My grandfather was diagnosed with Alzheimer’s disease when I was ten years old. Up until then from the time I was a baby my family every week would visit my grandparents in Germantown, Philadelphia. We just couldn’t turn down Grandmom’s Sunday pot roast dinner.
Mom grew up in the same house with six brothers and sisters, in the neighborhood where they would occasionally see the von Trapp family, made famous by the movie, The Sound of Music, walking down the street.
Why I really loved going there each week was mostly to see my grandfather, Gramps, as we called him, because he loved to hang out and play with my brother and me from the minute we got there until it was time to leave. Roughhousing in Grandmom’s back yard was only allowed when we came over, or so said Gramps.
After Gramps was diagnosed his personality changed over time. He didn’t want to mess around with us anymore. He didn’t talk as much either. Our parents tried to explain it to us. They called it “going senile”.
Sometimes Gramps would get angry with us for pretty much no reason. Sometimes he would tell us a story of something that happened around the house, and we didn’t have the heart to tell him he told us the same exact story over a dozen times. Then, over time, he forgot who we were for a spell. And then one time he forgot and he never remembered again. That was rough.
It’s a horrible thing to know that you’ve lost someone you love when they’re sitting right across from you. Every year to this day I donate to the Alzheimer’s Foundation of America (AFA). It couldn’t help my Gramps, but hopefully someday it will pay off for some other kid who loves pot roast on Sundays.
Ted McDermott was diagnosed with Alzheimer’s disease and over time, his memories and personality began to deteriorate. His son Mac began to take a look at ways to help his father’s memory and decided he needed to do something to help his father relive again.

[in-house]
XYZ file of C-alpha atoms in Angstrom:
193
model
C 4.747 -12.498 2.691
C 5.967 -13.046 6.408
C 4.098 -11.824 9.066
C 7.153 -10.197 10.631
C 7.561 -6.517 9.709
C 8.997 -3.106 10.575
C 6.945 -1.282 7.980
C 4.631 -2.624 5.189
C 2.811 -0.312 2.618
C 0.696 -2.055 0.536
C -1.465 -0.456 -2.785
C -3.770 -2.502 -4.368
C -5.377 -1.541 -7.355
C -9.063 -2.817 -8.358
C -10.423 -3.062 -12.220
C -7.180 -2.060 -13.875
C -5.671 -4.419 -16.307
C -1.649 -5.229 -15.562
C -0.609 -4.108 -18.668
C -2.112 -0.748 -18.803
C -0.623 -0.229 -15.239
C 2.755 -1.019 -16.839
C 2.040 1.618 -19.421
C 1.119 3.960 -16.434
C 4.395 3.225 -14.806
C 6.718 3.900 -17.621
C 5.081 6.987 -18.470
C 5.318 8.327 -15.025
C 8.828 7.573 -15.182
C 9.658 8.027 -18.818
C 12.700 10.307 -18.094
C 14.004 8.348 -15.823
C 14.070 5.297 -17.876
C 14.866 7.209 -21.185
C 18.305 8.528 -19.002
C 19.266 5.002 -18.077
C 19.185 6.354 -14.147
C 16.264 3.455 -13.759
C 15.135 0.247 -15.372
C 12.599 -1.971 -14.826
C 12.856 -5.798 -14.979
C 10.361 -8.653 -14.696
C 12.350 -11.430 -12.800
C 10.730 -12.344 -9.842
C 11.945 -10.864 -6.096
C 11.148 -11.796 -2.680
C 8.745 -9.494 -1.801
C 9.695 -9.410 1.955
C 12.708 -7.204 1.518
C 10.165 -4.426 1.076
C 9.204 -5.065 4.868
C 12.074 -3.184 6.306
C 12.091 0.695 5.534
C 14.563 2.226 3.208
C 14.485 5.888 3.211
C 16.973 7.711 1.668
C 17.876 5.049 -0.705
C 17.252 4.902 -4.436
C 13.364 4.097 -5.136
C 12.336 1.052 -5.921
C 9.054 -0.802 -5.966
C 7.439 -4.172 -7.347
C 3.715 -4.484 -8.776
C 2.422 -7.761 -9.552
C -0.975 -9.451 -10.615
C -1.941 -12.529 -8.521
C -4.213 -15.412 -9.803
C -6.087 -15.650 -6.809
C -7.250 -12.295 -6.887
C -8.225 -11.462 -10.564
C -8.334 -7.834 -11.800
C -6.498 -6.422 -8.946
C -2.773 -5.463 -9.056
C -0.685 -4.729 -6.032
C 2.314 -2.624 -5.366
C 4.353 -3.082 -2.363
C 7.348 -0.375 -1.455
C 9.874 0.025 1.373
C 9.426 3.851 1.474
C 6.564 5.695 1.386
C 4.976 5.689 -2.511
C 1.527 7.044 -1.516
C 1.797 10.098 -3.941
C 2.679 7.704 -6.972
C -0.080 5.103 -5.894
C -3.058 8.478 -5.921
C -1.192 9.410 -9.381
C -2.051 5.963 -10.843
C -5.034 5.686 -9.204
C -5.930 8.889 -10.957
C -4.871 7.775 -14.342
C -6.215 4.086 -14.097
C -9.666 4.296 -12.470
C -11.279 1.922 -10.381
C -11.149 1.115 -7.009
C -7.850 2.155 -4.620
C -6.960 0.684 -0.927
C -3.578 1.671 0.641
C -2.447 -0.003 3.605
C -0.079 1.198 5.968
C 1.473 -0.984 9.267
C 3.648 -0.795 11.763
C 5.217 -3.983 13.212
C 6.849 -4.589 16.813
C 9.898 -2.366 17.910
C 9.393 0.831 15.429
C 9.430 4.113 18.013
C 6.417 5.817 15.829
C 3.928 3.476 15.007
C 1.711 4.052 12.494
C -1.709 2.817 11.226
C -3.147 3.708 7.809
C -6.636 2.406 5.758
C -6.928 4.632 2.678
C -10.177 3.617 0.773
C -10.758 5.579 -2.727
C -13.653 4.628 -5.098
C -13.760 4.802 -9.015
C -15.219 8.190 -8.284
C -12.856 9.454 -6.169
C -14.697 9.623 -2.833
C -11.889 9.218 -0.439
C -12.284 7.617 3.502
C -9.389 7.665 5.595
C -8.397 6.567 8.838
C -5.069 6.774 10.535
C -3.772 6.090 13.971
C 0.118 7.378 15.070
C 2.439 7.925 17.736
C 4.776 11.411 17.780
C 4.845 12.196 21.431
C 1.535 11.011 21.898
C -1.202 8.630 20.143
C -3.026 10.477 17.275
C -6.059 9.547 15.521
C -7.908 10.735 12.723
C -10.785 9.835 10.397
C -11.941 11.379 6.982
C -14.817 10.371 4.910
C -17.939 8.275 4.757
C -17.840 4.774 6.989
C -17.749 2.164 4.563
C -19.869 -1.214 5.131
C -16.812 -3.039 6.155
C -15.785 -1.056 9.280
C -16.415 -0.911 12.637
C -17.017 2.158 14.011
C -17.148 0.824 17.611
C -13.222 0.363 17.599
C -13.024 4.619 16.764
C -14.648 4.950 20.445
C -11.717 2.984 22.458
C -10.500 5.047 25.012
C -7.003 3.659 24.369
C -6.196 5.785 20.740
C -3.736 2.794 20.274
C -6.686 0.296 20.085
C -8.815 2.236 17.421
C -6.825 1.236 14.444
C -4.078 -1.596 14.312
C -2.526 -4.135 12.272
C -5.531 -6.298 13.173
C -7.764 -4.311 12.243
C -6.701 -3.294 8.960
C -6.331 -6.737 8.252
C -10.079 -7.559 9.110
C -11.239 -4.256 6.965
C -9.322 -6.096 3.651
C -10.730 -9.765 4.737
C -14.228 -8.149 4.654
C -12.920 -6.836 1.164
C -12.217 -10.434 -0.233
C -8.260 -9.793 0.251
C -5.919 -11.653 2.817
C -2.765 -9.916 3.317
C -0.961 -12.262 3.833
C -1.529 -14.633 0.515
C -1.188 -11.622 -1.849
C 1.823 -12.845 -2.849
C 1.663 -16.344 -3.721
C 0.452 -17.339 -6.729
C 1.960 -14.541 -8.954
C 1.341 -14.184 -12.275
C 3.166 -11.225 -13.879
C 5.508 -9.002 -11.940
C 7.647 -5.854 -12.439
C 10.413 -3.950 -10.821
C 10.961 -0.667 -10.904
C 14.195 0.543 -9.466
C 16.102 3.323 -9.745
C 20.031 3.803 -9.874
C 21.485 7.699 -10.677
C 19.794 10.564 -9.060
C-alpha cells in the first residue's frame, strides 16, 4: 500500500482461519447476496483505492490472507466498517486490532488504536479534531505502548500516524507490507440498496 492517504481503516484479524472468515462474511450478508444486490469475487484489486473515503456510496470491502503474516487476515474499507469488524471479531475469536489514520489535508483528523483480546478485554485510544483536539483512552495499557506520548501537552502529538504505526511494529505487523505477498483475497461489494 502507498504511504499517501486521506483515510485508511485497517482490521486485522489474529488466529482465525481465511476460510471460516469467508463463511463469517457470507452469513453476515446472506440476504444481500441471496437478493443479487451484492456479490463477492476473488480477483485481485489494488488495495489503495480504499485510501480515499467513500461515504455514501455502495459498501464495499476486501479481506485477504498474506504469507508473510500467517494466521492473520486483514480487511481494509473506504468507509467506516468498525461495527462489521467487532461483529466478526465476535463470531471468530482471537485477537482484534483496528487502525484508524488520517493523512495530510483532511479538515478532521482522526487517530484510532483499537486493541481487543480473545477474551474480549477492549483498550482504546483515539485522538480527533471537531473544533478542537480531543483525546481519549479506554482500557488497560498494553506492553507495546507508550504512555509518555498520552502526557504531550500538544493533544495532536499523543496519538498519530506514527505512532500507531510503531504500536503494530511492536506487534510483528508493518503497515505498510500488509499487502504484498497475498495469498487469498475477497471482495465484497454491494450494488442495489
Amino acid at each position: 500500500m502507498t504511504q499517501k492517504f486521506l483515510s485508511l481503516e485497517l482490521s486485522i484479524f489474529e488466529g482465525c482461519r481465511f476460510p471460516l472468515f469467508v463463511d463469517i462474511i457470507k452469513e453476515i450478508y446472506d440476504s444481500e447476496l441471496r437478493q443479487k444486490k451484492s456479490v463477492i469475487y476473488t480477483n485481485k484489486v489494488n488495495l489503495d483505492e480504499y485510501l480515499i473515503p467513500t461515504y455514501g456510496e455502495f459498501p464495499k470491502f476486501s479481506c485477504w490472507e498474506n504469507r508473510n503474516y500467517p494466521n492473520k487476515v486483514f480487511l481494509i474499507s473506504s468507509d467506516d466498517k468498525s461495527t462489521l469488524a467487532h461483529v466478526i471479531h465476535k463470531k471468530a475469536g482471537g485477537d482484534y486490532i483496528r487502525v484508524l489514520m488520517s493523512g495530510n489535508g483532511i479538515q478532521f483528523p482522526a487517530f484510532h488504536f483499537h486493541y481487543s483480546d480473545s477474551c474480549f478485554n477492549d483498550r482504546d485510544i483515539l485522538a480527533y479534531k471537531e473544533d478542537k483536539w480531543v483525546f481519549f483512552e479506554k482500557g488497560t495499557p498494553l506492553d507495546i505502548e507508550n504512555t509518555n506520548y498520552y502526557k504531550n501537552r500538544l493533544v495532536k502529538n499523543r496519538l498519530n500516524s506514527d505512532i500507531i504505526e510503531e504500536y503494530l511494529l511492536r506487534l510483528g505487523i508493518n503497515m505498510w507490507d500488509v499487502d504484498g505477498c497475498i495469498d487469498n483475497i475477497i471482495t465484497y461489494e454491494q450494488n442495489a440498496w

Knowing that his father had a massive passion for music, and had spent some time in his younger years singing in clubs all throughout the United Kingdom.
“Dad was a singer all his life – he was a Butlin’s Redcoat and then traveled around singing in clubs around the country. He worked in a factory after he got married and still did the bit of singing on side. His nickname is ‘The Songaminute Man’ – simply because of how many songs he knows.
In the last few years his memory has deteriorated a lot – often not recognizing family and with many aggressive episodes.”
He realized that his father recognizes his favorite tunes and begins singing when these songs come on.
“Now when we’ve got him singing again he’s back in the room. It’s these moments that we treasure.
The plan is to share as much of Dad’s singing as we can and hopefully help raise money to fund the work of the Alzheimer’s Society – more specifically to go towards paying for a person at the end of the phone line to help other people like us.”
While each day can bring on a new struggle for the pair, they’ve begun to record their singing sessions together. They’re working on raising money for Alzheimer’s research through crowdfunding, and they are working on creating an album together as well.
The terrible disease affects so many people across the globe, and while McDermott is still struggling with the day to day, they’ve found a way to bring their family together through little moments.
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